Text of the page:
Showing posts from 2017

The Apartment (1960) *****

The Apartment(1960) is one of Billy Wilder's very best films, in a career filled with many incredible films — the perfect blend of dry humor, mild cynicism and relatable drama. The themes (suicide, infidelity, men in positions of power) are still relevant and the tone is just right. Jack Lemmonand Shirley MacLainehave never been better and Wilder handles the dark subject matter with the utmost respectful.

Top Films Of 2017

1.   Blade Runner 2049****1/2 (Review, Review 3)
2.   Lady Bird ****1/2 (Take 2 Review)
3.   The Shape Of Water ****1/2 (Review)
4.   Paterson(2016) ****1/2 (Review)
5.   I Am Not Your Negro (2016) ****1/2
6.   Three Billboards Outside Ebbing, Missouri **** (ReviewReview 3)
7.   Lucky**** (Review)
8.   Logan Lucky**** (Review)
9.   Baby Driver **** (Review)
10. Get Out **** (Review, Take 2 Review)
11. David Bowie: The Last Five Years****
12. It **** (Review, Take 2 Review)
13. Dunkirk **** (Review, Take 2 Review)
14. Logan****
15. It Comes At Night **** (Take 2 Review)
16. The Killing Of A Sacred Deer **** (Review)
17. Kedi (2016) **** (Review)
18. Phantom Thread ***1/2 (Review)
19. Star Wars: The Last Jedi ***1/2 (Review)
20. Brawl In Cell Block 99 ***1/2 (Review)

Honorable Mentions
1.   The Disaster Artist***1/2 (Review)
2.   War For The Planet Of The Apes***1/2 (Review)
3.   Mother!***1/2 (Review, Take 2 Review)
4.   All The Money In The World***1/2 (Review)
5.   Spielberg***1/2…

Brawl In Cell Block 99 (2017) ***1/2

Brawl In Cell Block 99 (2017) is a solid ultra violent slow-burner for fans of Old Boy(2003), Riki-Oh: The Story Of Ricky(1991) and S. Craig Zahler's debut Bone Tomahawk(2015).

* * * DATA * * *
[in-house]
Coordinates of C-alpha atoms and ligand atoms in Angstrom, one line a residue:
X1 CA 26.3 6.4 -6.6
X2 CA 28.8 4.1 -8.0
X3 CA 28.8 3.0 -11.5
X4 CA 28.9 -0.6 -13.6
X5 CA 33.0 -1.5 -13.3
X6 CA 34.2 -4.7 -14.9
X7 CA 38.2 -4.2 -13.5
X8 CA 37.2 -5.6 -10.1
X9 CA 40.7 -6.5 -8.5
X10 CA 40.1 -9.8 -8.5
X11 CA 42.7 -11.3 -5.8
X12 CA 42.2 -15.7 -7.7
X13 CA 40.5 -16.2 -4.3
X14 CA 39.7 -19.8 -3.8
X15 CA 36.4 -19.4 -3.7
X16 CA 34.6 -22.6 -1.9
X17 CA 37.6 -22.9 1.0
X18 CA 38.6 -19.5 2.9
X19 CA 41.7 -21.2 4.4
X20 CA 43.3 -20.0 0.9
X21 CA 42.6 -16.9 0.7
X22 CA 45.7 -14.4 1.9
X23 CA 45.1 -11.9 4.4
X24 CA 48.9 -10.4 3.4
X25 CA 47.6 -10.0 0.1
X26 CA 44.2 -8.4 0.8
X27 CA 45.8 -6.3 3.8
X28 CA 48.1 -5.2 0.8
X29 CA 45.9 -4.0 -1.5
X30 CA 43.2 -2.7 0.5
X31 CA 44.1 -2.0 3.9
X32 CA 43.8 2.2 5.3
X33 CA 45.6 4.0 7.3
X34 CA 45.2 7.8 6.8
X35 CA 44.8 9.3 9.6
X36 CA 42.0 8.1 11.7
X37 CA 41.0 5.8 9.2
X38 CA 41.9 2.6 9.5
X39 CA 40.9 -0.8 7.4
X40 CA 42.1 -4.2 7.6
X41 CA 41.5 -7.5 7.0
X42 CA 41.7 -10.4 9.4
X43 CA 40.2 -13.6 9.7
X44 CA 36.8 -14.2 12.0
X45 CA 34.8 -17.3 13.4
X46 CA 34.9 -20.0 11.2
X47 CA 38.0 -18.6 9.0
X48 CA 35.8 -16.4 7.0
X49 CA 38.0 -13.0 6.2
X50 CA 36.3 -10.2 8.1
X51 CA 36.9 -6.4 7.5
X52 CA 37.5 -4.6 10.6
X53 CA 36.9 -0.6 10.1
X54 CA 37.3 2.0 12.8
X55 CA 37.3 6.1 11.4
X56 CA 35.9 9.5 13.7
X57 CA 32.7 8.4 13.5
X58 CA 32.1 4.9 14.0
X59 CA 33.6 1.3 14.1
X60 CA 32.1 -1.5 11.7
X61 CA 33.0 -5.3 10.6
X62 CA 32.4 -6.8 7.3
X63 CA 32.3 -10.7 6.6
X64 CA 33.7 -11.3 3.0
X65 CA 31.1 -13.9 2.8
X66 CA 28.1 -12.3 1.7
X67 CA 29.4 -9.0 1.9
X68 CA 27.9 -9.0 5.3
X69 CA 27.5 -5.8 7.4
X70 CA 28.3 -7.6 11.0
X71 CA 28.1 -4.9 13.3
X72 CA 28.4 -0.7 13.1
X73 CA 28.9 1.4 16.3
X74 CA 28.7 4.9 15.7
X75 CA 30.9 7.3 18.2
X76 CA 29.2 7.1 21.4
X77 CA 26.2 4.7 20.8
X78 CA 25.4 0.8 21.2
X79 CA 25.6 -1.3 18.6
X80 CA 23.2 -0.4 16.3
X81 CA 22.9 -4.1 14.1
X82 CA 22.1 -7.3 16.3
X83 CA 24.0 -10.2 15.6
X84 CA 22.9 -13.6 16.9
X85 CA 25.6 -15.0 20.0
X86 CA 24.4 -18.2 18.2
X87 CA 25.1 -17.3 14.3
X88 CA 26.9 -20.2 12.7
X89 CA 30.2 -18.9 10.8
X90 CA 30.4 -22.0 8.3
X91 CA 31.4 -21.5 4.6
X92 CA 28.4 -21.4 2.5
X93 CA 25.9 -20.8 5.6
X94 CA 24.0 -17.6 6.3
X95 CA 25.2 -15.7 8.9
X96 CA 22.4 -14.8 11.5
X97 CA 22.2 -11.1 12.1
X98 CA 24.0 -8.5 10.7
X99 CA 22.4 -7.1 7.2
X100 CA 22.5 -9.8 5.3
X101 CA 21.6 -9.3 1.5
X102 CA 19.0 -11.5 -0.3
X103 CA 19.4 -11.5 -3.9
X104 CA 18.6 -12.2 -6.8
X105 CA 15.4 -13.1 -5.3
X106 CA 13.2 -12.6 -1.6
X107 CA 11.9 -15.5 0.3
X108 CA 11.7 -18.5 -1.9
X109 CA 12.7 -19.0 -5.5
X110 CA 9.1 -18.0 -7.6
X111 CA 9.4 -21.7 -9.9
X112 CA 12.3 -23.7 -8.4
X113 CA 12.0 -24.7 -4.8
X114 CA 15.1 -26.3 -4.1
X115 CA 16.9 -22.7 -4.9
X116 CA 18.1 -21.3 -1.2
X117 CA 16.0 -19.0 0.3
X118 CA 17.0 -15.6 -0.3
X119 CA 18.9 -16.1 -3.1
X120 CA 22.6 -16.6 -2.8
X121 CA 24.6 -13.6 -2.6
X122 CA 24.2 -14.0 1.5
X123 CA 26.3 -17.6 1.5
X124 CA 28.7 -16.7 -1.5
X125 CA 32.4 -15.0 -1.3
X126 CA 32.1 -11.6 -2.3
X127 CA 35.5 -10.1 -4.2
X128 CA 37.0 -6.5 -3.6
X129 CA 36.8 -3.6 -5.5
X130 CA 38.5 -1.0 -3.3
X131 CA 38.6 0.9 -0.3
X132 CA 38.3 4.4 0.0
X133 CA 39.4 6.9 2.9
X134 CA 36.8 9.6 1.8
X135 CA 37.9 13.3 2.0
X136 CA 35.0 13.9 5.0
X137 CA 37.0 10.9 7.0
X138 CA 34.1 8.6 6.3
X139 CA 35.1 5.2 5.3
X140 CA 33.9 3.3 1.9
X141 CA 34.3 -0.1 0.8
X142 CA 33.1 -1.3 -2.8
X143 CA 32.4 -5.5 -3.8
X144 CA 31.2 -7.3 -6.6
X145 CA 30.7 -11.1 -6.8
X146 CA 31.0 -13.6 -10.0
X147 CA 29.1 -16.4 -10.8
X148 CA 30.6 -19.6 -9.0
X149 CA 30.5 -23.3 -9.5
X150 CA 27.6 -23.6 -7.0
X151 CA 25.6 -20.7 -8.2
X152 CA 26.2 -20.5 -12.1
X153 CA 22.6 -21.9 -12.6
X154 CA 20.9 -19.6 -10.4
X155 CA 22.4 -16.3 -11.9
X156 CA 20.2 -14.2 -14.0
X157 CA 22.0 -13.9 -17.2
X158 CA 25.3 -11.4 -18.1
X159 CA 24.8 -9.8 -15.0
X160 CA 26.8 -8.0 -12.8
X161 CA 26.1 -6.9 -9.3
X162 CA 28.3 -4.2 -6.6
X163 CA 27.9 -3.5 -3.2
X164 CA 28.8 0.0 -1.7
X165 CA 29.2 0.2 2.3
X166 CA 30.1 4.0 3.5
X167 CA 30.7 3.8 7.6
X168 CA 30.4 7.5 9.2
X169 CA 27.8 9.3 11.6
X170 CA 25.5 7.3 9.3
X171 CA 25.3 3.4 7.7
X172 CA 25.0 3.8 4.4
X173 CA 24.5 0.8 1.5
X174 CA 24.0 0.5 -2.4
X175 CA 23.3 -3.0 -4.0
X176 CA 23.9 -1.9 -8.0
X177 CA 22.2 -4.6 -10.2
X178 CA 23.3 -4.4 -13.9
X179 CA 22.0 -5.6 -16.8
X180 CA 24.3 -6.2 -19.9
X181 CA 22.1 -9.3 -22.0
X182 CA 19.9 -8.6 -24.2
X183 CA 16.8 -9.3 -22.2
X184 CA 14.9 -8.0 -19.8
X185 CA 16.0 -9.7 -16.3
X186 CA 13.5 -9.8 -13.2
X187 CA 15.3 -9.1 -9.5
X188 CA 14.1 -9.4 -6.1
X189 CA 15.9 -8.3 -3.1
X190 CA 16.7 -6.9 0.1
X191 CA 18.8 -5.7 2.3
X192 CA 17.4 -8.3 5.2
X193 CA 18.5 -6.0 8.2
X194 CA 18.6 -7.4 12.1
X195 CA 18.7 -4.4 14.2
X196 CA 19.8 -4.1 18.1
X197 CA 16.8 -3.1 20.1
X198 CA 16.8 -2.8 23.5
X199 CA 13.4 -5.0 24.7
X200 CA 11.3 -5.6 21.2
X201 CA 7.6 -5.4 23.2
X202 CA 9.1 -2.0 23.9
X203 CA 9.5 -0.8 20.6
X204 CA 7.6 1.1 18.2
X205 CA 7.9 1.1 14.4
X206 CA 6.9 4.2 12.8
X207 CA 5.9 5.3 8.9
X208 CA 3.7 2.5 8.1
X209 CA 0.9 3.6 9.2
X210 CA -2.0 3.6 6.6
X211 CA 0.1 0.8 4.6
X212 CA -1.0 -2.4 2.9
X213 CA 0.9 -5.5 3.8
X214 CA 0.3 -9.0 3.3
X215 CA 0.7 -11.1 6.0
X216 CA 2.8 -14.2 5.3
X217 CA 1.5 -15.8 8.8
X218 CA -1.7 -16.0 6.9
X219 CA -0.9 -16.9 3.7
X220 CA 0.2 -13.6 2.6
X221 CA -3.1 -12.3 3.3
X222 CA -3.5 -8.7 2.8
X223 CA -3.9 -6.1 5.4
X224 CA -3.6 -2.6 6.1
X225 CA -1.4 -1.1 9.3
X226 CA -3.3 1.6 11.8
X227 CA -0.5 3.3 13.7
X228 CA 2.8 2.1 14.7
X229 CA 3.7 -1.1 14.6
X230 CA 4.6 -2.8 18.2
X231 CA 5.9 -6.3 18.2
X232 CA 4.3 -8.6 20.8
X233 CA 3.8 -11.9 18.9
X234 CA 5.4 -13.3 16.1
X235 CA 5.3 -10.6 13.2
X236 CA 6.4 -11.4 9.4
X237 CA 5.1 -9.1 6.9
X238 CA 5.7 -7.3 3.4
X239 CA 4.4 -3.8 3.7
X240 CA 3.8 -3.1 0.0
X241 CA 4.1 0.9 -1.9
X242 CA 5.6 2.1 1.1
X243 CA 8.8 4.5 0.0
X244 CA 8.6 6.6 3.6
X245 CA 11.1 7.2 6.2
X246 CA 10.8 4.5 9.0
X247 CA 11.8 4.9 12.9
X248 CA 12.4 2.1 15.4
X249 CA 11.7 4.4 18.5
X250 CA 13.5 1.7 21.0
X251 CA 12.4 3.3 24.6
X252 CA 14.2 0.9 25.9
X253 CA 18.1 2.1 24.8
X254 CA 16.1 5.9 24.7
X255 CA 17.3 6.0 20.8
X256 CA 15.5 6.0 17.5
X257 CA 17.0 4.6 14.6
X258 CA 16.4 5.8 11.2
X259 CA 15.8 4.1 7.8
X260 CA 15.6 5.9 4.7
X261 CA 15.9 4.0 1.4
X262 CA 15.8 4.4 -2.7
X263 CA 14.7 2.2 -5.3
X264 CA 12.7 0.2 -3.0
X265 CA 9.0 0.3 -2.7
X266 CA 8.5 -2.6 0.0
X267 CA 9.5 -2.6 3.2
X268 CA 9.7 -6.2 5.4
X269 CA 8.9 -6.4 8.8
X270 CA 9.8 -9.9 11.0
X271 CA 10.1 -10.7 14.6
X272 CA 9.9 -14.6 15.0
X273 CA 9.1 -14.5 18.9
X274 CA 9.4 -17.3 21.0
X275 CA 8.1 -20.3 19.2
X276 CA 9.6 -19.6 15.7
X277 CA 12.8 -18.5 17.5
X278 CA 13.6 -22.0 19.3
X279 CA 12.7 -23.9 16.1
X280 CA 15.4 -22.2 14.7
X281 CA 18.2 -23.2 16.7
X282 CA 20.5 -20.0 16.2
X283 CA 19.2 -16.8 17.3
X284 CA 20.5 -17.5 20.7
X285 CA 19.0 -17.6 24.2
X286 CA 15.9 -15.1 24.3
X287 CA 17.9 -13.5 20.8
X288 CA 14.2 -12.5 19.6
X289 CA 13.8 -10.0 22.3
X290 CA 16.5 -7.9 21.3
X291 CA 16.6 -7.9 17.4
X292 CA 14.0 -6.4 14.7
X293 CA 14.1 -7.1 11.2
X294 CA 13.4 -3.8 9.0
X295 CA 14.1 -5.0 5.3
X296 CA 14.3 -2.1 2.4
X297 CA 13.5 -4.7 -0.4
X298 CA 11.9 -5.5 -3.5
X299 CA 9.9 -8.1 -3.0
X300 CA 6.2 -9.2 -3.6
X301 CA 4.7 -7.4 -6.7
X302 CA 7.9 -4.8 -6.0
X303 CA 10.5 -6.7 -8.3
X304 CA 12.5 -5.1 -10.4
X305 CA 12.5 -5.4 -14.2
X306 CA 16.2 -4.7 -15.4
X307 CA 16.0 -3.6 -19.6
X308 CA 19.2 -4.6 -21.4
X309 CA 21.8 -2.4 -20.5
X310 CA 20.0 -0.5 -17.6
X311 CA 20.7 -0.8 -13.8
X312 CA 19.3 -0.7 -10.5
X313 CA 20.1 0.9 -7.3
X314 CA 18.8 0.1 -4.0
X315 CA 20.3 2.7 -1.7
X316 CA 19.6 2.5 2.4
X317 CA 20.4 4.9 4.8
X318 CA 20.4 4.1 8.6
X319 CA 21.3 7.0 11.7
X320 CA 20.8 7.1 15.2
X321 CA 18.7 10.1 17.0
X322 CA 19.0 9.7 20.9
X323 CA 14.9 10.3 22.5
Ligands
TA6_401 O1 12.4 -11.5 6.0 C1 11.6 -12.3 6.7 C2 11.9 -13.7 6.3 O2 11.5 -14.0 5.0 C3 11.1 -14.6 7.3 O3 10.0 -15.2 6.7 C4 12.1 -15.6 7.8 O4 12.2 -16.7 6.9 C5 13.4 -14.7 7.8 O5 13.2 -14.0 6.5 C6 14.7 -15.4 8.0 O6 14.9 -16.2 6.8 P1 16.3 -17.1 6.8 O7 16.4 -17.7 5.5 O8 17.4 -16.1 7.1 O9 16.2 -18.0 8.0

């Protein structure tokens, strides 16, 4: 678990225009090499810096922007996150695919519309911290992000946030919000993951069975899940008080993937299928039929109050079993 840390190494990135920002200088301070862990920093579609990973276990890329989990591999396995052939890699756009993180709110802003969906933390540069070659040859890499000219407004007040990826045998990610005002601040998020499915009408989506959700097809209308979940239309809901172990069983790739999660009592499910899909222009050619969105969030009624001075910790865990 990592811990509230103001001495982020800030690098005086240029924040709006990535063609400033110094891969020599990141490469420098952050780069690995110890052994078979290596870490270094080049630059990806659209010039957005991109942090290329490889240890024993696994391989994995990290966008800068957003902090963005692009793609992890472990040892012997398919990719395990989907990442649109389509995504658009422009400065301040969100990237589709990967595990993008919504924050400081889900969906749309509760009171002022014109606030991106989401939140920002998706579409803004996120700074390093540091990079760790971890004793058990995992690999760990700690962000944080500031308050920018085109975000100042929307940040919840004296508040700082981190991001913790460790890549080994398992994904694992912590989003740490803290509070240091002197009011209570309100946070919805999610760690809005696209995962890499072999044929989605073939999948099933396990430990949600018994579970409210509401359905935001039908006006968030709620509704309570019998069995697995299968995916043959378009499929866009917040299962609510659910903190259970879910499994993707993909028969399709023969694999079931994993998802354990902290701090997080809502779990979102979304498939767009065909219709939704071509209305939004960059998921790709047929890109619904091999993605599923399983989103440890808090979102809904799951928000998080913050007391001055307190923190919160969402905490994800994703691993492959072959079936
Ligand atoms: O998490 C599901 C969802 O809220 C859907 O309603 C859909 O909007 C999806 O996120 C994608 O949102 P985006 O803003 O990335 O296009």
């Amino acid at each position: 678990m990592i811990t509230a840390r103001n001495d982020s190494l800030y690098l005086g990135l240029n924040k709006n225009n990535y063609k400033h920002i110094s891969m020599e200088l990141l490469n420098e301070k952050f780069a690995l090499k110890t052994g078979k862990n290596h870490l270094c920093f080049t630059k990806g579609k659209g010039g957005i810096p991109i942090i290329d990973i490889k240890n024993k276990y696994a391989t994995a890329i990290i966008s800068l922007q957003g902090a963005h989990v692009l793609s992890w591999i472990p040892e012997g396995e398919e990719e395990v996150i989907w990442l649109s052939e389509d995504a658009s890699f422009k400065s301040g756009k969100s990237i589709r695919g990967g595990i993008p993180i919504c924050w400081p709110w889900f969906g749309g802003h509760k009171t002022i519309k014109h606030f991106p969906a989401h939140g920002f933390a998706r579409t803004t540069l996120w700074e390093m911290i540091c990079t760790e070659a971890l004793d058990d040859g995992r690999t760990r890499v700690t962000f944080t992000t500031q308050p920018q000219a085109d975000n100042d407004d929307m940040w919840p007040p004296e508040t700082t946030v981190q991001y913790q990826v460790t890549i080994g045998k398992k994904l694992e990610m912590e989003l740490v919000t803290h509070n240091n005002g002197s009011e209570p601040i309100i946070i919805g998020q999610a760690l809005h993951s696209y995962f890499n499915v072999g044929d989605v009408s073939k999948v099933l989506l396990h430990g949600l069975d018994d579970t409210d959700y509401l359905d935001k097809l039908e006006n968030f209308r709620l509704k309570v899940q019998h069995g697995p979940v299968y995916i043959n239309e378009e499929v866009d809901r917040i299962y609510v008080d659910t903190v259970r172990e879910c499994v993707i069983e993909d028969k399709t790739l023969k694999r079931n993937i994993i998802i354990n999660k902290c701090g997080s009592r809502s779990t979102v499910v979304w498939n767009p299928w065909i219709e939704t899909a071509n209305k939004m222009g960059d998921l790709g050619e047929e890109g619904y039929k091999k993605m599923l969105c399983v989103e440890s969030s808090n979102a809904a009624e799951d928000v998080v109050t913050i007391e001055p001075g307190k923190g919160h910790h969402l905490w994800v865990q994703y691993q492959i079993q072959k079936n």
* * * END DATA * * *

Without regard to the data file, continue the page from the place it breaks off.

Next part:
John Waters "Role Models" (2010) ****

In Role Models,John Waterspraises his heroes and those that influence him and in doing so reveals more about what makes him tick, what inspires him, and why we "happily damaged" fans love him so.

Phantom Thread (2017) ***1/2

Paul Thomas Andersonis certainly a director whose films don't always bowl me over on first viewing. I wasn't in love with either The Master(2012) or Inherent Vice (2014) the first time I saw either, though I appreciated his impeccable craft in both cases. I warmed to both films on "Take 2" and in the case of Vice, reading the book before my second viewing helped a great deal.

So we come to Phantom Thread (2017), a film that I absolutely need another viewing to properly gauge how I feel about it. Again, the technique is virtually flawless - the costumes, production design and acting is all high caliber, but my first impression leaves me underwhelmed. Thread feels a bit too straightforward for a PTA film. The characteristics and mannerisms of the two leads feel familiar for those who've seen Anderson's previous films, but there's not enough..."oddness" to them. There's subtle sociopathic jabbing that occurs but never any truly cathartic, bomba…

Carrie (1976) ****1/2

Carrie (1976) is the ultimate high school horror story. Countless films have been inspired by and imitated Carrie (and it's been remade twice) but none can match the delicious blend of melodrama, humor, tension and technique that De Palma created. Sissy Spacek and Piper Laurieare pitch perfect, Pino Donaggio's score is sumptuous and melancholic, and Mario Tosi's cinematography is impressive and memorable.